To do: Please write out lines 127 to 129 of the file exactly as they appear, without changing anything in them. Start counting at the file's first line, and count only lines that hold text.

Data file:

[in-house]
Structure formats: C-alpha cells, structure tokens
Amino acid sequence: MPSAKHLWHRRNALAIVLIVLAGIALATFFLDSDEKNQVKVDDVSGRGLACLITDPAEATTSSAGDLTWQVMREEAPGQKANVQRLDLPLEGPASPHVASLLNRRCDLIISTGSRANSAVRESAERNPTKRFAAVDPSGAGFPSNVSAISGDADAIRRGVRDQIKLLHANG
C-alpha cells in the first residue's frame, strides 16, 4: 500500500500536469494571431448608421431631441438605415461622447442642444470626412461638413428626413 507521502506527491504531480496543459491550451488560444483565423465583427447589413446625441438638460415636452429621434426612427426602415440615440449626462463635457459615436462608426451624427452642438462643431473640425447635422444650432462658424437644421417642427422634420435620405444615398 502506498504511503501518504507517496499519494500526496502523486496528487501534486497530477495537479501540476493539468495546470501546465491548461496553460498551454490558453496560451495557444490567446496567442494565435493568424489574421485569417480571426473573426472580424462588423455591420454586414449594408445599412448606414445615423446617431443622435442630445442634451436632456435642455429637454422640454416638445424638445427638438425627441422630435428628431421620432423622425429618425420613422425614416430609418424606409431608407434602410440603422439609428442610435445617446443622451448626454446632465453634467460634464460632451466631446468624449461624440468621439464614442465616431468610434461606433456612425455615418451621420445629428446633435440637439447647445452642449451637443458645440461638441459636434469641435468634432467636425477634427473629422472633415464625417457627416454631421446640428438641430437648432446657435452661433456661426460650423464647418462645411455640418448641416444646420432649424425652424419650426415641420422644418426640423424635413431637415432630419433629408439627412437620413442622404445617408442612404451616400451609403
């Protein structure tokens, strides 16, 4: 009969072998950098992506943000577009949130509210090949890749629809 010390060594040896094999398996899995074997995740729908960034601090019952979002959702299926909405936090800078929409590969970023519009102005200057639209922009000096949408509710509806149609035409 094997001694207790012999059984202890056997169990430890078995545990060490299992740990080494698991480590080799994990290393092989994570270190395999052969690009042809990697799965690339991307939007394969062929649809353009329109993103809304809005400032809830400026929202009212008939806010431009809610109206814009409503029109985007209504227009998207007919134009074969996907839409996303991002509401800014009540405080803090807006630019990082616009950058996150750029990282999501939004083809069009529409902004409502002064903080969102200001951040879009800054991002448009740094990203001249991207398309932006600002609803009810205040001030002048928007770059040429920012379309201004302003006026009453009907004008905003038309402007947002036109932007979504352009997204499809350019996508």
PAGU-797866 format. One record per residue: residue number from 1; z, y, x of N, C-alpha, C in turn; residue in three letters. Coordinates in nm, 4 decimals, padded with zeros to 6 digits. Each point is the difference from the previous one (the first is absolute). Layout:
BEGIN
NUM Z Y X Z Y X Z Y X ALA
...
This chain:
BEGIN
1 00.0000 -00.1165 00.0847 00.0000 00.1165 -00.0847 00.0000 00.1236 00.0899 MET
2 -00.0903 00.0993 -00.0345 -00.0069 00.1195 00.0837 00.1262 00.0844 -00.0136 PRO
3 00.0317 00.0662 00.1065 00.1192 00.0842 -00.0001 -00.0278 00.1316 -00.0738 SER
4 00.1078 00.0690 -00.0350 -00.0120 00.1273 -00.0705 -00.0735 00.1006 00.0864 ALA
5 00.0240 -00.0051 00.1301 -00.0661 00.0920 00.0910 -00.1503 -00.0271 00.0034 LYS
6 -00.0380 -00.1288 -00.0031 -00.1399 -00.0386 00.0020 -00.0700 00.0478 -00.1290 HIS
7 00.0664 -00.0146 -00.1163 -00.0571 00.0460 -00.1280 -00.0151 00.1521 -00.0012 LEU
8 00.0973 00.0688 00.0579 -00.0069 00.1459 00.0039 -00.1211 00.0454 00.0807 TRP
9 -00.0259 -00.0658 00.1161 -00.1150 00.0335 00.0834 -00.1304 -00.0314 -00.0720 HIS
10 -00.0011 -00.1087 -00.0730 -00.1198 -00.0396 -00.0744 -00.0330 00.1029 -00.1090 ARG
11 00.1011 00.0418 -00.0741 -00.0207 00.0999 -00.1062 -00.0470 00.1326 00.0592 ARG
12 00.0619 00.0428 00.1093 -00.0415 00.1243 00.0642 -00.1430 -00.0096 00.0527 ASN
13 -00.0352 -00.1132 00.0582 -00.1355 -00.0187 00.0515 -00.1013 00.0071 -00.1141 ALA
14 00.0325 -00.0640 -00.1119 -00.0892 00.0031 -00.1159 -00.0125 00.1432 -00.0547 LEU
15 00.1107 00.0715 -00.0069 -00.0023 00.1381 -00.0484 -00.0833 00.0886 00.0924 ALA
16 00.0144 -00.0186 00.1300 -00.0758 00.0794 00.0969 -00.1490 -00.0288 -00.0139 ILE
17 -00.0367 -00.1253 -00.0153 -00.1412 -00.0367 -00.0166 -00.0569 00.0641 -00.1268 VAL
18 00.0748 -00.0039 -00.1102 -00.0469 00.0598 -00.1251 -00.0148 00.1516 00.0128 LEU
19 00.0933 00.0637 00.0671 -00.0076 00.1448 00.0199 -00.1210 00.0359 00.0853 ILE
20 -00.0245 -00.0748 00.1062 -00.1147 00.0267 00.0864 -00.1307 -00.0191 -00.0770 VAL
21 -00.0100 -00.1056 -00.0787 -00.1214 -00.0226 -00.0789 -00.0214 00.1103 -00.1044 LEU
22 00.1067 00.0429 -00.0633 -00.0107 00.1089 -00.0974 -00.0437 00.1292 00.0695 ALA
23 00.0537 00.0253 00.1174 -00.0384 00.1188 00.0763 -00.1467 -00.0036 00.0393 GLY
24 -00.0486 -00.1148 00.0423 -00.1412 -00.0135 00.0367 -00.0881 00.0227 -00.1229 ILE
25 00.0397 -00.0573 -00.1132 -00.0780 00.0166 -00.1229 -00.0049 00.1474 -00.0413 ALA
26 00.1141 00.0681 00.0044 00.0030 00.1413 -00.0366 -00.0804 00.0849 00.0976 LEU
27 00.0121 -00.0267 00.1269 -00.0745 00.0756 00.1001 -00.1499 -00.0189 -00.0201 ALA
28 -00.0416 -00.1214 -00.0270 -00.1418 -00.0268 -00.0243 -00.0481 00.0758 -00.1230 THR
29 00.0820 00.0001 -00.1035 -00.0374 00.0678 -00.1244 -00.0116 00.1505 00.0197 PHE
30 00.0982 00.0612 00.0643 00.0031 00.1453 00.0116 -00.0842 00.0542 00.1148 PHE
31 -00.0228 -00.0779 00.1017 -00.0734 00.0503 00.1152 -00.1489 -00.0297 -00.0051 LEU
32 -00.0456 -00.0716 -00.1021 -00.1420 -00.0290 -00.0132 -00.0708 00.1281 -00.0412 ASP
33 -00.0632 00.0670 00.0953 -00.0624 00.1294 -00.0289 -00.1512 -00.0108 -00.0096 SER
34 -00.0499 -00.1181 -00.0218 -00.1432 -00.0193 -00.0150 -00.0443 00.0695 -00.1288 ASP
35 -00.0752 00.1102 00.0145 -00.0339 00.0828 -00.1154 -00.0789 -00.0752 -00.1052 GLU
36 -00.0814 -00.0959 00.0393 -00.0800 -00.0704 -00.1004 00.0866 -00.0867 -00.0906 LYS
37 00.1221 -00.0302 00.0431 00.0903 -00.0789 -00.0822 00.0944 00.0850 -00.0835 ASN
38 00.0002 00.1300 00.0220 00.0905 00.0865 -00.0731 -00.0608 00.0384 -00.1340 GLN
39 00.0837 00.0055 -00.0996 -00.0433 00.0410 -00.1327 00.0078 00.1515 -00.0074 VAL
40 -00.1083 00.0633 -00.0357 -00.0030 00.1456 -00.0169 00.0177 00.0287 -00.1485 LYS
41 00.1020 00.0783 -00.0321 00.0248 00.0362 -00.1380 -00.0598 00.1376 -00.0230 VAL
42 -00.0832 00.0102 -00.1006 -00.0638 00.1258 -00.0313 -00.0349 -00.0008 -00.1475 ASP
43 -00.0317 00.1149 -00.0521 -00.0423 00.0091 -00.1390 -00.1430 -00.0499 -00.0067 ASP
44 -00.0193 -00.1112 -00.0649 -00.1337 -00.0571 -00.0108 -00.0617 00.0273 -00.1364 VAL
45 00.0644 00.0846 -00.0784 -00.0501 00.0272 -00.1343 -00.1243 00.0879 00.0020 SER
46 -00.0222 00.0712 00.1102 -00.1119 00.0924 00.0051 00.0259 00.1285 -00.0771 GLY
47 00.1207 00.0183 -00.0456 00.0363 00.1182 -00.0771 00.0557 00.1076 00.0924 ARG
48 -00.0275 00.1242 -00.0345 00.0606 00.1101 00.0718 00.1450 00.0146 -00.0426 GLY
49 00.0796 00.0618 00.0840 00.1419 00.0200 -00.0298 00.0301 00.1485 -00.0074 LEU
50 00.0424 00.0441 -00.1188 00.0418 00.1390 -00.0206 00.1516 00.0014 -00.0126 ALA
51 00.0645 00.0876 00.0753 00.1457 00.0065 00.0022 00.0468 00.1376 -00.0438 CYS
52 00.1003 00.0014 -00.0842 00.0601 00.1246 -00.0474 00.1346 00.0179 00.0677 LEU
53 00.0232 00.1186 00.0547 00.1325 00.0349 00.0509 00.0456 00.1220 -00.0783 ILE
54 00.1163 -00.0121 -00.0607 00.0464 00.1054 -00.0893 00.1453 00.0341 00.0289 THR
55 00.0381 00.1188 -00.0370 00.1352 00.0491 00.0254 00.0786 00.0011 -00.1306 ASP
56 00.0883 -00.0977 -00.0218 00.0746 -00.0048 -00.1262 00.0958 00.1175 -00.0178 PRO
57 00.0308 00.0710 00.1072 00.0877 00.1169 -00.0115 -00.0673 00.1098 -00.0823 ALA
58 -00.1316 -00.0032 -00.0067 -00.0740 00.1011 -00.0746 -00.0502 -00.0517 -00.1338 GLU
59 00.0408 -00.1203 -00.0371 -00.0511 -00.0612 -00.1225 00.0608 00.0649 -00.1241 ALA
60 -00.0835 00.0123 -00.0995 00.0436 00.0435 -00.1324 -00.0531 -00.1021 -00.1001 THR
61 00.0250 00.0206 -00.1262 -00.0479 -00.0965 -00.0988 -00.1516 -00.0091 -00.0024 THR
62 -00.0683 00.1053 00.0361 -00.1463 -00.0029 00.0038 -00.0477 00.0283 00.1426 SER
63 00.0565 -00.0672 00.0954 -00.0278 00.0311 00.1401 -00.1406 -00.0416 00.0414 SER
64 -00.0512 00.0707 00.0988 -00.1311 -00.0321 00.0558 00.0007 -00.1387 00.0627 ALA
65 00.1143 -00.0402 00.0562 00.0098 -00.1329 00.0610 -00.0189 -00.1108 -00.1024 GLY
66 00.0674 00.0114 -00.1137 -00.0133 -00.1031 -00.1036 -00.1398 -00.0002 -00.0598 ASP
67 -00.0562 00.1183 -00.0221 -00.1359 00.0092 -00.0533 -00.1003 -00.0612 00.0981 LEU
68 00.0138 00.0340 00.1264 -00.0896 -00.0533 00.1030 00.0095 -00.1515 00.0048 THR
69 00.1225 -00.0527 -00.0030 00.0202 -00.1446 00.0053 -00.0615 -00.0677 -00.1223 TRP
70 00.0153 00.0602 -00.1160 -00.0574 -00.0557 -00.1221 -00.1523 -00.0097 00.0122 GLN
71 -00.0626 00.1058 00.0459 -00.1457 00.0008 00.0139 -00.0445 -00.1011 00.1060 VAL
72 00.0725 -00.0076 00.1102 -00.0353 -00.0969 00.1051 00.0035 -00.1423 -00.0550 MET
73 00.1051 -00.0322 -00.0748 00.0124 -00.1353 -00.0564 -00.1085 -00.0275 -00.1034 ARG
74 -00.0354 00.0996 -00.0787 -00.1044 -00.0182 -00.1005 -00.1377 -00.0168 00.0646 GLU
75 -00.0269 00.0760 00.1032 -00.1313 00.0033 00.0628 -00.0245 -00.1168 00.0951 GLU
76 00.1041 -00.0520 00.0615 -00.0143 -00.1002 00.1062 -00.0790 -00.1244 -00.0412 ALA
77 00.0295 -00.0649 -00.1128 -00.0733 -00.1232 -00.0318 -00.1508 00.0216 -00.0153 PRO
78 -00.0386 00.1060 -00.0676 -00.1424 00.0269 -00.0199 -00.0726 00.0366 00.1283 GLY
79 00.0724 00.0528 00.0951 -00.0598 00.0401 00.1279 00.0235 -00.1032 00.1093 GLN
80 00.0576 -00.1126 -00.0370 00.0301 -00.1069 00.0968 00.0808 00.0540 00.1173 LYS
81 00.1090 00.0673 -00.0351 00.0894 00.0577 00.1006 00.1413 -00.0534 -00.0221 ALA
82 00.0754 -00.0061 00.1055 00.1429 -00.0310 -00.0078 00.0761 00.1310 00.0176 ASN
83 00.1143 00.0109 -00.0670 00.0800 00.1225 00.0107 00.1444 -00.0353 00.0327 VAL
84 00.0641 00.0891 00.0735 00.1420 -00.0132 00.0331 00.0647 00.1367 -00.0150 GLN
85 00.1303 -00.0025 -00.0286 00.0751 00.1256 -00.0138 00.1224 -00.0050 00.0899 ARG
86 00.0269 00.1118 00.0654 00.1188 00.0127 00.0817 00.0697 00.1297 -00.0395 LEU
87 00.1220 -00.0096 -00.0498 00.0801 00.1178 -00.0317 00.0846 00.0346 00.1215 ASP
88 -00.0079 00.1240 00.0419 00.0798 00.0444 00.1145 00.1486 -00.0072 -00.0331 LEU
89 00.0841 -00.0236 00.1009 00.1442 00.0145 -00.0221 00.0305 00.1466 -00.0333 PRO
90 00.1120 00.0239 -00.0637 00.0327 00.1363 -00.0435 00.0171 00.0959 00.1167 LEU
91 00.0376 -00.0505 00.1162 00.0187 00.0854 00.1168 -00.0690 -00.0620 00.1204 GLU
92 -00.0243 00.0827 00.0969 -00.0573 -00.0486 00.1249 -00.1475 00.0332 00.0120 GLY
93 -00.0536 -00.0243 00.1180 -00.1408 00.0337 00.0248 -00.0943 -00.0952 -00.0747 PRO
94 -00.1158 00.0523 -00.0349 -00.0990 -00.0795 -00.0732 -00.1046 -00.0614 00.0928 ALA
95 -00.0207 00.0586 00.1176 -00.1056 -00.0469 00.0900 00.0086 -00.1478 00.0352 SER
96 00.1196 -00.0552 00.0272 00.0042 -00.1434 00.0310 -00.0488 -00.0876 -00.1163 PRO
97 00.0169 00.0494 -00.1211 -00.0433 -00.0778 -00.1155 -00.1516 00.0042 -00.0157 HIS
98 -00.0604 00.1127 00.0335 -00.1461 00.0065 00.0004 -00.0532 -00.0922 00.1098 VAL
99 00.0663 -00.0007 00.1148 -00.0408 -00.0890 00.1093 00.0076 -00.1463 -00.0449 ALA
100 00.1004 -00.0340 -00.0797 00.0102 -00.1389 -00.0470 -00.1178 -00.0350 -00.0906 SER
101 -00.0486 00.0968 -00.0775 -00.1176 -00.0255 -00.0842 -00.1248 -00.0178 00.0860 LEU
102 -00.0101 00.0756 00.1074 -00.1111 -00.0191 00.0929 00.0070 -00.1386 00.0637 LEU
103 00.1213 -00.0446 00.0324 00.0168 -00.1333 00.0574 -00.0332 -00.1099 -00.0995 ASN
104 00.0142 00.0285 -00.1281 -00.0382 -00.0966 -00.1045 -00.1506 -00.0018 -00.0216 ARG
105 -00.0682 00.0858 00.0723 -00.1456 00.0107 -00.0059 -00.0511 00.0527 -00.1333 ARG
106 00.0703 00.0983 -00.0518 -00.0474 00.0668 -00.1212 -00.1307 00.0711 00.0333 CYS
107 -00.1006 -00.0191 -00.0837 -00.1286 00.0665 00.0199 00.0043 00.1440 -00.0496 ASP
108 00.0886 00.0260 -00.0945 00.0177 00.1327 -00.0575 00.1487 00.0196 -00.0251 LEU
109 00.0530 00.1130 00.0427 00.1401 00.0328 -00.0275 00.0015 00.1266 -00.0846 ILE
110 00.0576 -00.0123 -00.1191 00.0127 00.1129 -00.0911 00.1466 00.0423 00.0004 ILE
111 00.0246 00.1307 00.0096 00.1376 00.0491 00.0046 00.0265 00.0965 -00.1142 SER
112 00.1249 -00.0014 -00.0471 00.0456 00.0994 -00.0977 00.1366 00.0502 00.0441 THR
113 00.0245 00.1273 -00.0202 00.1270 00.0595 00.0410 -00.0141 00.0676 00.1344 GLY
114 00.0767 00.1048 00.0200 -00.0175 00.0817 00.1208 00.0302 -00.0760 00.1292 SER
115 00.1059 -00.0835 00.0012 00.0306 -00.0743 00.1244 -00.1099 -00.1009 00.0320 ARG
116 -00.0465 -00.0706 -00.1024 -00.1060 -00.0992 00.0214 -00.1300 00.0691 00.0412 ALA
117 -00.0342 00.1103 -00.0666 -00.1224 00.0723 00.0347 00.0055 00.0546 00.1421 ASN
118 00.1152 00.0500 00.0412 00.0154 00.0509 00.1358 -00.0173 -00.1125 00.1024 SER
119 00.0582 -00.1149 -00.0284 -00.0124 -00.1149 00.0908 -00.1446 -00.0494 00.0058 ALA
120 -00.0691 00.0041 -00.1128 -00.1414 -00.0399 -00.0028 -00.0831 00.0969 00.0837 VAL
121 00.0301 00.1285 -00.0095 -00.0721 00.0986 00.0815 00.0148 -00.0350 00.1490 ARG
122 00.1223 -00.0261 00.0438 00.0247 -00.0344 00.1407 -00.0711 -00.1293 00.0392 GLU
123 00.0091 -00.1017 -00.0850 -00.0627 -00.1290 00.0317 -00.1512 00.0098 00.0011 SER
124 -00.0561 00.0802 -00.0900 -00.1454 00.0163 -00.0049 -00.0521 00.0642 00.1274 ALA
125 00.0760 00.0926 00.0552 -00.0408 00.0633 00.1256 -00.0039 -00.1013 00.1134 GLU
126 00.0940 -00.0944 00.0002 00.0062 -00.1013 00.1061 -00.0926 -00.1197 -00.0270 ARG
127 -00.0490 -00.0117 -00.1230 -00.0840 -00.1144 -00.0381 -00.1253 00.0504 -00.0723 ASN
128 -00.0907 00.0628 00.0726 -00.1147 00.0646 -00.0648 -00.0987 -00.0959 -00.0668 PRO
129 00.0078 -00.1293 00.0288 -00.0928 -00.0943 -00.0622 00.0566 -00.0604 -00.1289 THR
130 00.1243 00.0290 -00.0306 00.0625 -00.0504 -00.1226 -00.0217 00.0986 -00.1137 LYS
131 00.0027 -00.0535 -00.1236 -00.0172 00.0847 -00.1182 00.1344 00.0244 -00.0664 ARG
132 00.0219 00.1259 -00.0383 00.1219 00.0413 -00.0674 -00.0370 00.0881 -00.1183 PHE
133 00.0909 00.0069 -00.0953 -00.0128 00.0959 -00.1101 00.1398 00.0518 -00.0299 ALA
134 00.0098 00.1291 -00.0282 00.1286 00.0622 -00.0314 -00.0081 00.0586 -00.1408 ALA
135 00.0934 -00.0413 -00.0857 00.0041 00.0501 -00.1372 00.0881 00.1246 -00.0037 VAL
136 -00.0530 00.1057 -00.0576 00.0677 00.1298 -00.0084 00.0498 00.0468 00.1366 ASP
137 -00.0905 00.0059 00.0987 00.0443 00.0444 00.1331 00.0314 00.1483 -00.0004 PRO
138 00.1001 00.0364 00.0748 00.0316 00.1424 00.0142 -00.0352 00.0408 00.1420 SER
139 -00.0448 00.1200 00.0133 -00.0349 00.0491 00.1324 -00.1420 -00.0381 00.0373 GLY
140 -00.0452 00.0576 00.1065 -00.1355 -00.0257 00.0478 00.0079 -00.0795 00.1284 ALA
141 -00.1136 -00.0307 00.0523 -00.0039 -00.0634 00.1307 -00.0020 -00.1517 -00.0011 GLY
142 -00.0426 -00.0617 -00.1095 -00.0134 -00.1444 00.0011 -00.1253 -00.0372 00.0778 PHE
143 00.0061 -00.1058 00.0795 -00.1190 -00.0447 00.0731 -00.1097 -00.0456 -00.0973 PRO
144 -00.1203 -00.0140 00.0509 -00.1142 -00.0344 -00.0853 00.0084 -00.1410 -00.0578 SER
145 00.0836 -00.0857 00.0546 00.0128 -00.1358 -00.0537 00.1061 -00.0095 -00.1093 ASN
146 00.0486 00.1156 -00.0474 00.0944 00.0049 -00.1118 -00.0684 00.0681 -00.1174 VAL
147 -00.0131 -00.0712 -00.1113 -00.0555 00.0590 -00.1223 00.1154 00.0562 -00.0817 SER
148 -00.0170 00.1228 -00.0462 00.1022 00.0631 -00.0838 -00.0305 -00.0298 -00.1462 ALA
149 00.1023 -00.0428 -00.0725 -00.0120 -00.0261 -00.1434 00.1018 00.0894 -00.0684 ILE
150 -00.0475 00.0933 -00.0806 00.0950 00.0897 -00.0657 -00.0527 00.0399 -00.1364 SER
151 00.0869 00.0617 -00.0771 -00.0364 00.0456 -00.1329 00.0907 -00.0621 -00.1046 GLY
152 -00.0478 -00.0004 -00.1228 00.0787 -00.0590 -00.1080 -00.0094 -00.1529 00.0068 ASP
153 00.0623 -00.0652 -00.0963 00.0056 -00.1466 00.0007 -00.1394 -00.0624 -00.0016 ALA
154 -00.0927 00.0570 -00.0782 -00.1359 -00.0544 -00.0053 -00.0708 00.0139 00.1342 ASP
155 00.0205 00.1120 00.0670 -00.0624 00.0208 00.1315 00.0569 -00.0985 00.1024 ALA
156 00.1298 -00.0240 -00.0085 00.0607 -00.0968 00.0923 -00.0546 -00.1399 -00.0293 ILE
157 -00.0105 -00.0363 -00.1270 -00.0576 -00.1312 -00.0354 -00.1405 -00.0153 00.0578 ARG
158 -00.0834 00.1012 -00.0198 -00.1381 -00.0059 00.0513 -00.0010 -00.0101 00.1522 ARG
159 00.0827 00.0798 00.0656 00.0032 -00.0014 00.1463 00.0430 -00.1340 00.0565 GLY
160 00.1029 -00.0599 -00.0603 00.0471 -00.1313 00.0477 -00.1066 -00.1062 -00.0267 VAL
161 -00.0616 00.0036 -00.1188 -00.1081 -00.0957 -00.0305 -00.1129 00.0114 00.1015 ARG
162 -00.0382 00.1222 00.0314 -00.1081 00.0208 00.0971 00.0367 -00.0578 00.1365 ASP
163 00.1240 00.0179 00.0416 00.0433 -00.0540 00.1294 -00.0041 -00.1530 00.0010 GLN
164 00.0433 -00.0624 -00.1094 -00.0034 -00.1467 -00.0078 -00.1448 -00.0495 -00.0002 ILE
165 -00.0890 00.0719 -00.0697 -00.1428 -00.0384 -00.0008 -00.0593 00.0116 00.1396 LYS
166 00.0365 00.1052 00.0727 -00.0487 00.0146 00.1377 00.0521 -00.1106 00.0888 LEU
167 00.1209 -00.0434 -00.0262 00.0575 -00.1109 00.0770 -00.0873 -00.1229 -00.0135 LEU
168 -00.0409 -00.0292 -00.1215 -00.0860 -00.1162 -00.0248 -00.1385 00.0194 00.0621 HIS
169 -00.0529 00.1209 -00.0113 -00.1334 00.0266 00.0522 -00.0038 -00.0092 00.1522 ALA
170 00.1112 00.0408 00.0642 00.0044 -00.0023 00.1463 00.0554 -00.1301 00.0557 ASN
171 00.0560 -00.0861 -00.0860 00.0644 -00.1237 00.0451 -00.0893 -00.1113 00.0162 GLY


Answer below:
116 -00.0465 -00.0706 -00.1024 -00.1060 -00.0992 00.0214 -00.1300 00.0691 00.0412 ALA
117 -00.0342 00.1103 -00.0666 -00.1224 00.0723 00.0347 00.0055 00.0546 00.1421 ASN
118 00.1152 00.0500 00.0412 00.0154 00.0509 00.1358 -00.0173 -00.1125 00.1024 SER